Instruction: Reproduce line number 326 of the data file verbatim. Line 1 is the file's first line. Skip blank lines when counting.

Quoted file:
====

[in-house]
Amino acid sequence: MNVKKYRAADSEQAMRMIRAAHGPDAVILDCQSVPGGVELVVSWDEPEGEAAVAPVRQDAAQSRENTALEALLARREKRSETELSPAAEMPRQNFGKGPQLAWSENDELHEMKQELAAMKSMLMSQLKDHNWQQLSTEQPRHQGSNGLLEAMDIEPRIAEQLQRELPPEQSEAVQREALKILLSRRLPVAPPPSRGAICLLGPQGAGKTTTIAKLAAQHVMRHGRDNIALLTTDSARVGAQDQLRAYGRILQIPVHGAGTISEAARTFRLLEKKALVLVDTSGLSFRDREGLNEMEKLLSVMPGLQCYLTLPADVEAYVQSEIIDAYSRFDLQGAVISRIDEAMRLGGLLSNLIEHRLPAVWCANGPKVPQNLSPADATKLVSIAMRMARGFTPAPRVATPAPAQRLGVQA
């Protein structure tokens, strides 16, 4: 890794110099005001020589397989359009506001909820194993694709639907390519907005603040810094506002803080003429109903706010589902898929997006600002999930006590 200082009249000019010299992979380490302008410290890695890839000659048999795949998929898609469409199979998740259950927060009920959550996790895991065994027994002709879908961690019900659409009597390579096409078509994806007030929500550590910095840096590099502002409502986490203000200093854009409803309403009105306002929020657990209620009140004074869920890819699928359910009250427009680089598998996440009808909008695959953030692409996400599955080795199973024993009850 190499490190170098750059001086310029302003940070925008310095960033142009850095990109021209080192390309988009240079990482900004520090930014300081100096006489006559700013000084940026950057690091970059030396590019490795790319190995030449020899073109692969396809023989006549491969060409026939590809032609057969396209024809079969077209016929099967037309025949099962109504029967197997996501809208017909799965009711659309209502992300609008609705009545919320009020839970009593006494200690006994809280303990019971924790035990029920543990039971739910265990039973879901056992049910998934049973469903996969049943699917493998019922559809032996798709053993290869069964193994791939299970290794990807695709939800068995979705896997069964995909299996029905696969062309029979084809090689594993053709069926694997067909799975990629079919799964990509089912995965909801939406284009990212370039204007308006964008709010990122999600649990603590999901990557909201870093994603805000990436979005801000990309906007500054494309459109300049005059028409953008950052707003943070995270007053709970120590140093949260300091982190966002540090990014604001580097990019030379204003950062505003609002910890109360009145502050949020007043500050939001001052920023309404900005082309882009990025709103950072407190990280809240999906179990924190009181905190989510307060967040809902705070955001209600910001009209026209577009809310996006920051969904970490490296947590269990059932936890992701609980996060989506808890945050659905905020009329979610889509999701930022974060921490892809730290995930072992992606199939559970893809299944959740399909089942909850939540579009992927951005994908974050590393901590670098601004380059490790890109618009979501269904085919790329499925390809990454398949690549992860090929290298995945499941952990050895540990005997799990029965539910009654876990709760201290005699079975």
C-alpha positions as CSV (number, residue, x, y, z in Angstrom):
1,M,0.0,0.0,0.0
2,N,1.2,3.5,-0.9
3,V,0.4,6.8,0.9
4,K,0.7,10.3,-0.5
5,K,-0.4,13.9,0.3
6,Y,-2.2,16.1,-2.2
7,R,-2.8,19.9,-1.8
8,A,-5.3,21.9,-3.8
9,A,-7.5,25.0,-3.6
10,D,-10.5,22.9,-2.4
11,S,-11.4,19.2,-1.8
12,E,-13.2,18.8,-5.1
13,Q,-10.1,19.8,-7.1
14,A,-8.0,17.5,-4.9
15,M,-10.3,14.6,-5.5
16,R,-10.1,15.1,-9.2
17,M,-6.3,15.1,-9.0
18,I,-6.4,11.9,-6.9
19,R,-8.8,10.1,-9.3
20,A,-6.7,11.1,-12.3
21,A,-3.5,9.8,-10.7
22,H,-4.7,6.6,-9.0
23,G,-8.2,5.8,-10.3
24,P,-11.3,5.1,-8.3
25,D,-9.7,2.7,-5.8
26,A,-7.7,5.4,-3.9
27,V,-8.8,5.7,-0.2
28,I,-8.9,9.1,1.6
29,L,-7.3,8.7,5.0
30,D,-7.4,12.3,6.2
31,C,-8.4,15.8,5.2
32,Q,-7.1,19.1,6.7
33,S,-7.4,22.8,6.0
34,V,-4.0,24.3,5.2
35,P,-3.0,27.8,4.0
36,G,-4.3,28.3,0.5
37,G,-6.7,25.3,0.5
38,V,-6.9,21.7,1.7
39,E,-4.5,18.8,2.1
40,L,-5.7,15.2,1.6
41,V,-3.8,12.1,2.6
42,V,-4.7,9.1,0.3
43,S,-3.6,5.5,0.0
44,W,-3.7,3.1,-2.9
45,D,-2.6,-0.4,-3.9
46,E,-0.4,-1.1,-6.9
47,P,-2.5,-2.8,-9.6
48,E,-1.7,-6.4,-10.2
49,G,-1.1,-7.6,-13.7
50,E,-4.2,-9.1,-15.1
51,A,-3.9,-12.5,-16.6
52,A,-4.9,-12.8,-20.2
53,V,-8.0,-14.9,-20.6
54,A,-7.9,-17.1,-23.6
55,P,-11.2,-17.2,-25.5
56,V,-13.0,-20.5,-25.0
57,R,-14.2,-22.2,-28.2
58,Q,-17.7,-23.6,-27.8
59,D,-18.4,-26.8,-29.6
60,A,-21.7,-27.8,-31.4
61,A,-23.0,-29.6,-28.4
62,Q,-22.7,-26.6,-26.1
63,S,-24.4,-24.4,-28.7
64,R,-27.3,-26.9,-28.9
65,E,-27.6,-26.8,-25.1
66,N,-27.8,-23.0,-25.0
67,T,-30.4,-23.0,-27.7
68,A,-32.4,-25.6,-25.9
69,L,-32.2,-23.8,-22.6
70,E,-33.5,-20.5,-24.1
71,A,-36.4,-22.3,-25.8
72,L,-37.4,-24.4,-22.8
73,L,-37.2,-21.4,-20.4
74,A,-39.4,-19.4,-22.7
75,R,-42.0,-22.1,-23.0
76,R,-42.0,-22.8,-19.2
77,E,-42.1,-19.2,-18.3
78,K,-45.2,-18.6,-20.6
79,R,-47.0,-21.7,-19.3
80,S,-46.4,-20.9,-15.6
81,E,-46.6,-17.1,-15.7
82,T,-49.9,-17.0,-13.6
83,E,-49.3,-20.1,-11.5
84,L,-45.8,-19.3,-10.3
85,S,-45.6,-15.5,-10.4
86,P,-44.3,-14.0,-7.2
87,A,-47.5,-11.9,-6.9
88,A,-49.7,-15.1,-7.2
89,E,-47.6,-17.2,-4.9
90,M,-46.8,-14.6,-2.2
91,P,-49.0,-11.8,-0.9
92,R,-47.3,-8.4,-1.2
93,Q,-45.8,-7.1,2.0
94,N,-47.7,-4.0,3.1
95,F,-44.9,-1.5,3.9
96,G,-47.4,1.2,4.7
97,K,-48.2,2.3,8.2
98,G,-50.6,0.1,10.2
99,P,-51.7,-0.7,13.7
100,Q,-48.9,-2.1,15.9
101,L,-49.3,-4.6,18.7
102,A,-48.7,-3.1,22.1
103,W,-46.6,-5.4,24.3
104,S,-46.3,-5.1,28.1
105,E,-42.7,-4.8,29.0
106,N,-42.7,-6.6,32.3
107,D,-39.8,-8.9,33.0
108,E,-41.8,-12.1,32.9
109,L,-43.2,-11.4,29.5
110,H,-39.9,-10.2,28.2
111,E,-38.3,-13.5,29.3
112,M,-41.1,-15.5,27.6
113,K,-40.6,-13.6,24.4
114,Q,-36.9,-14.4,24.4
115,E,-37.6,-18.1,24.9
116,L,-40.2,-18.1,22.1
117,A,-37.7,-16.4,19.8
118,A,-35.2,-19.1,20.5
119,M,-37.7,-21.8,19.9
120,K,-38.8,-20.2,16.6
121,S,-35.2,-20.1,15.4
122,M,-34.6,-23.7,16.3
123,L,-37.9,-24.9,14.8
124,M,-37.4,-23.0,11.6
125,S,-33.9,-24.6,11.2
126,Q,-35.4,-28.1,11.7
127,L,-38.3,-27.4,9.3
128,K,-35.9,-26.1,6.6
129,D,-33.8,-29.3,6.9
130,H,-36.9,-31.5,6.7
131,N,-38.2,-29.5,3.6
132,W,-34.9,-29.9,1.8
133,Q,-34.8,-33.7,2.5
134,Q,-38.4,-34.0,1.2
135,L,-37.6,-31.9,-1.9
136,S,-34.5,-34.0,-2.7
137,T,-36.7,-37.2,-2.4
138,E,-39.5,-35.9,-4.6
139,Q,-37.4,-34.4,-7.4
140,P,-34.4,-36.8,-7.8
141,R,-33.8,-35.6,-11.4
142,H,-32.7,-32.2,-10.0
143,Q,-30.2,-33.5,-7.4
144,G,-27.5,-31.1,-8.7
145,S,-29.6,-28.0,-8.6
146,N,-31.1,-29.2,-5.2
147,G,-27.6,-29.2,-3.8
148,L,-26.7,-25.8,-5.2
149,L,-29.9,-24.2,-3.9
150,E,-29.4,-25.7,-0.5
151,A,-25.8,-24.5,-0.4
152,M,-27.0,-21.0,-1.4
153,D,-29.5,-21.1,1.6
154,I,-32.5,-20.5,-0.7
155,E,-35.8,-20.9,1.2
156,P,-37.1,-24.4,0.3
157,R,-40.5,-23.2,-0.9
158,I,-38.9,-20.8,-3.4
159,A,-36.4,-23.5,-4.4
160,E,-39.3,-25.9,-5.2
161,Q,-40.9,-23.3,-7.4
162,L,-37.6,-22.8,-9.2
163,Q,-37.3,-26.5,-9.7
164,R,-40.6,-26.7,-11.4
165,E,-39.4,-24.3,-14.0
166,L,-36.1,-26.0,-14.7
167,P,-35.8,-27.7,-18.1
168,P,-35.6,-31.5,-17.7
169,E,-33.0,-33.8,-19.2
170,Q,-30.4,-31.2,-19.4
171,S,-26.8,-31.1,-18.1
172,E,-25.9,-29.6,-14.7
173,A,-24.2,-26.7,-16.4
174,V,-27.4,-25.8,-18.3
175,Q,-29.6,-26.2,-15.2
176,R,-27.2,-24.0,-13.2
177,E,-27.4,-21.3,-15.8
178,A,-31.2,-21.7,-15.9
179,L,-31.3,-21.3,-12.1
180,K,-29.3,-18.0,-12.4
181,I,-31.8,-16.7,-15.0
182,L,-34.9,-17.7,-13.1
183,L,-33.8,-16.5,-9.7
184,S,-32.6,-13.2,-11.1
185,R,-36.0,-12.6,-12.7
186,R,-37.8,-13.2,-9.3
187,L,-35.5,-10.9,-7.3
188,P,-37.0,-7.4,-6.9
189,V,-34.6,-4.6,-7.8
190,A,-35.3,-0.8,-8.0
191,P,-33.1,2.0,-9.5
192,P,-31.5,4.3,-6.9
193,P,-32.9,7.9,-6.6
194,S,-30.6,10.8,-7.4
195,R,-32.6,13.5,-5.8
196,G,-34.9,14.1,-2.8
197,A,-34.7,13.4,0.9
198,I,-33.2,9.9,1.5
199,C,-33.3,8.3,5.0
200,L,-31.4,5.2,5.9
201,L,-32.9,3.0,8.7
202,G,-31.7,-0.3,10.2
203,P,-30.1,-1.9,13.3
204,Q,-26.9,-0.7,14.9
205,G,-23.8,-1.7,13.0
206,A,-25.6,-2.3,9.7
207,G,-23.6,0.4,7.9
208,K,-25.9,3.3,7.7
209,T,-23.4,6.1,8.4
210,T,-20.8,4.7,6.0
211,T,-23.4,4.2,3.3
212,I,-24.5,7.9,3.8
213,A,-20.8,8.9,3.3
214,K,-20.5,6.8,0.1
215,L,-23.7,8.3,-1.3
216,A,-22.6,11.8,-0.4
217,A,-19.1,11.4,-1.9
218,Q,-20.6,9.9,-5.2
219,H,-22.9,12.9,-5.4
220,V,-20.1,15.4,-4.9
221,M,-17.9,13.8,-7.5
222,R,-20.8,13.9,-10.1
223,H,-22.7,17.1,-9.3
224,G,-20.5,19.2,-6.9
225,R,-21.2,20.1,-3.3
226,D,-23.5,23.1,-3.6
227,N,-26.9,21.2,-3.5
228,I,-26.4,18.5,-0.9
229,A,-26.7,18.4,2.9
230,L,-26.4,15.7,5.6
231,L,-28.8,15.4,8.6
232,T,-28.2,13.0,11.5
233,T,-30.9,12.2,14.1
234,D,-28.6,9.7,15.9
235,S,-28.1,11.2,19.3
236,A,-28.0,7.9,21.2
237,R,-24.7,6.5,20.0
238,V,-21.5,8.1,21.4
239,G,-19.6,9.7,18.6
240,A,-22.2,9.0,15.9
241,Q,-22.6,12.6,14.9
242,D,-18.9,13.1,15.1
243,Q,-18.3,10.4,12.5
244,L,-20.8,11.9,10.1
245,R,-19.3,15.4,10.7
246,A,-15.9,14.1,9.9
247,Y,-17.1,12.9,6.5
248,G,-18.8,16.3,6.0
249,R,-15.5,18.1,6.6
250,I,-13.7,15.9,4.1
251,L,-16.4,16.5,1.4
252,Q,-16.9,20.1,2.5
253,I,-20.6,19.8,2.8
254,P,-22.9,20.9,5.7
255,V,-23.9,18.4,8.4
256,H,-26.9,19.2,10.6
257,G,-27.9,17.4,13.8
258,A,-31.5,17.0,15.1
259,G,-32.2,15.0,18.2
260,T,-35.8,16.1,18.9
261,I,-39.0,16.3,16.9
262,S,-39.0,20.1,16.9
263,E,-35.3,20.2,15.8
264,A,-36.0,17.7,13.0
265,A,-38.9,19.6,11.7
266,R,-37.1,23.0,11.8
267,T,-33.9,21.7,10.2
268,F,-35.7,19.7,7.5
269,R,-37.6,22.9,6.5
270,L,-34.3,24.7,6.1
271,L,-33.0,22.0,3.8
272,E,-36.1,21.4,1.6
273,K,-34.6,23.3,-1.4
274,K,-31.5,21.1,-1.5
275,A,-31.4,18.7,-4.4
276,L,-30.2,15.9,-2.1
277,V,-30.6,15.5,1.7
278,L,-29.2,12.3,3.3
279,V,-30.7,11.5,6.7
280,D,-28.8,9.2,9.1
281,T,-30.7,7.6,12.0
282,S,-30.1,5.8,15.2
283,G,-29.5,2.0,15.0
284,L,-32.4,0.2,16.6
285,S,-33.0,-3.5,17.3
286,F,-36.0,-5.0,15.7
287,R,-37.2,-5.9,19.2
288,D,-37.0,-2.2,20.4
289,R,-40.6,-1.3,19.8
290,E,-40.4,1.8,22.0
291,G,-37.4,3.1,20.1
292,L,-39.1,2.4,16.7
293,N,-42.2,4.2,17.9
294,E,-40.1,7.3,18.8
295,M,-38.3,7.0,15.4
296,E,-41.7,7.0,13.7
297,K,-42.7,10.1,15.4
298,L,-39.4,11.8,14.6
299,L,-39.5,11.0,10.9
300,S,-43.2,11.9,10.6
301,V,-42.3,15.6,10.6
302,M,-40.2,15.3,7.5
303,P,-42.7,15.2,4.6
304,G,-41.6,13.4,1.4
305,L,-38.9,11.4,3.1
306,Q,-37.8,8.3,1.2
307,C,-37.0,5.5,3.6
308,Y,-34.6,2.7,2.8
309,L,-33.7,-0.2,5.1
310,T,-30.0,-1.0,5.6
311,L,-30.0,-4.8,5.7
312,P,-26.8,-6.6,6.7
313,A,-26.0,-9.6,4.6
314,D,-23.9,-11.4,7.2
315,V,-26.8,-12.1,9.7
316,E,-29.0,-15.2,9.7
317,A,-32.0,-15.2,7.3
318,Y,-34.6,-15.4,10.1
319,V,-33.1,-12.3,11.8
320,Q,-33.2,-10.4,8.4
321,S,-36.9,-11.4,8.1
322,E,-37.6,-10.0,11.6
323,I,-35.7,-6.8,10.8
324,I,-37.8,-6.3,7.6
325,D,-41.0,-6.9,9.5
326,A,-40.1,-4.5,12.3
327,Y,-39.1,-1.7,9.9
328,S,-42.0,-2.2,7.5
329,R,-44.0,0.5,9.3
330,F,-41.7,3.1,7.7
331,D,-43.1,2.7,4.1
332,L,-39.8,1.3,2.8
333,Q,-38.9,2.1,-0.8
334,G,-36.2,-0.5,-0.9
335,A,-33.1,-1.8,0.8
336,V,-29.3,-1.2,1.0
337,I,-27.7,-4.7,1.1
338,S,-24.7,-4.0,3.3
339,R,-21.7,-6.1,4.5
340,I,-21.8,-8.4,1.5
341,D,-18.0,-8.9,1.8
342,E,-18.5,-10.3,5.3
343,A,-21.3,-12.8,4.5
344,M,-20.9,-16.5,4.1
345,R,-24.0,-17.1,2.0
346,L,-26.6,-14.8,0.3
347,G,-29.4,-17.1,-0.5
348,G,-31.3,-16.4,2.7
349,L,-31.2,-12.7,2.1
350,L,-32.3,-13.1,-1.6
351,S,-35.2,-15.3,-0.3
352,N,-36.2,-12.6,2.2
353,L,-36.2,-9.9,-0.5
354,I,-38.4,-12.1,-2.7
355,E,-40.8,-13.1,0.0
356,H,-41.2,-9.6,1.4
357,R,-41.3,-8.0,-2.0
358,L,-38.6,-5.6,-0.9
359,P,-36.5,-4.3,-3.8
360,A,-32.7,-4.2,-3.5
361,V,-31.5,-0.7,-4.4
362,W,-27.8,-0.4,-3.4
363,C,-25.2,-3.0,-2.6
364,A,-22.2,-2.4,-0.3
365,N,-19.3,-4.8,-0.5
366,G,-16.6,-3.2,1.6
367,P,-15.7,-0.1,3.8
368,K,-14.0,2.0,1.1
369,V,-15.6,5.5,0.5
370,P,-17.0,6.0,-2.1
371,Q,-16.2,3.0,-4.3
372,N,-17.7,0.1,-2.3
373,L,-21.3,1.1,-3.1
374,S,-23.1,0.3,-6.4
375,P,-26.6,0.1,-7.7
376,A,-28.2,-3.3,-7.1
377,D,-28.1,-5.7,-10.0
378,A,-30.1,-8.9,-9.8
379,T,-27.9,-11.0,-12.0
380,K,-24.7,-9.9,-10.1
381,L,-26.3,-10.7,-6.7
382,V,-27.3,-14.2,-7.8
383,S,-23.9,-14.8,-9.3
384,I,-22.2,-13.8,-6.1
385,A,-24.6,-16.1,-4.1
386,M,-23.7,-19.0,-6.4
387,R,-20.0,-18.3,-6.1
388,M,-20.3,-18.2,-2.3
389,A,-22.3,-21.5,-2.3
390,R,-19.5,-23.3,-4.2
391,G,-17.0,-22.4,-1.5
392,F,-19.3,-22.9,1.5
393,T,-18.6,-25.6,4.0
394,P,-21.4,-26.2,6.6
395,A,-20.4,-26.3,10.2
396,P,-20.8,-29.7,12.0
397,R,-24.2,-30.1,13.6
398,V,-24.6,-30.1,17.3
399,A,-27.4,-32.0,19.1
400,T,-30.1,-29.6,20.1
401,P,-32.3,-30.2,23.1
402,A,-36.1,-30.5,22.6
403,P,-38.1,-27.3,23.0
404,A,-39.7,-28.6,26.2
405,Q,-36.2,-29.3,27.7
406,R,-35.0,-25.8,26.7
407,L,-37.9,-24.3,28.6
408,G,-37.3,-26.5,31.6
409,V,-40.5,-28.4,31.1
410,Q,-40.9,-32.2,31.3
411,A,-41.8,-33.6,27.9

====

322,E,-37.6,-10.0,11.6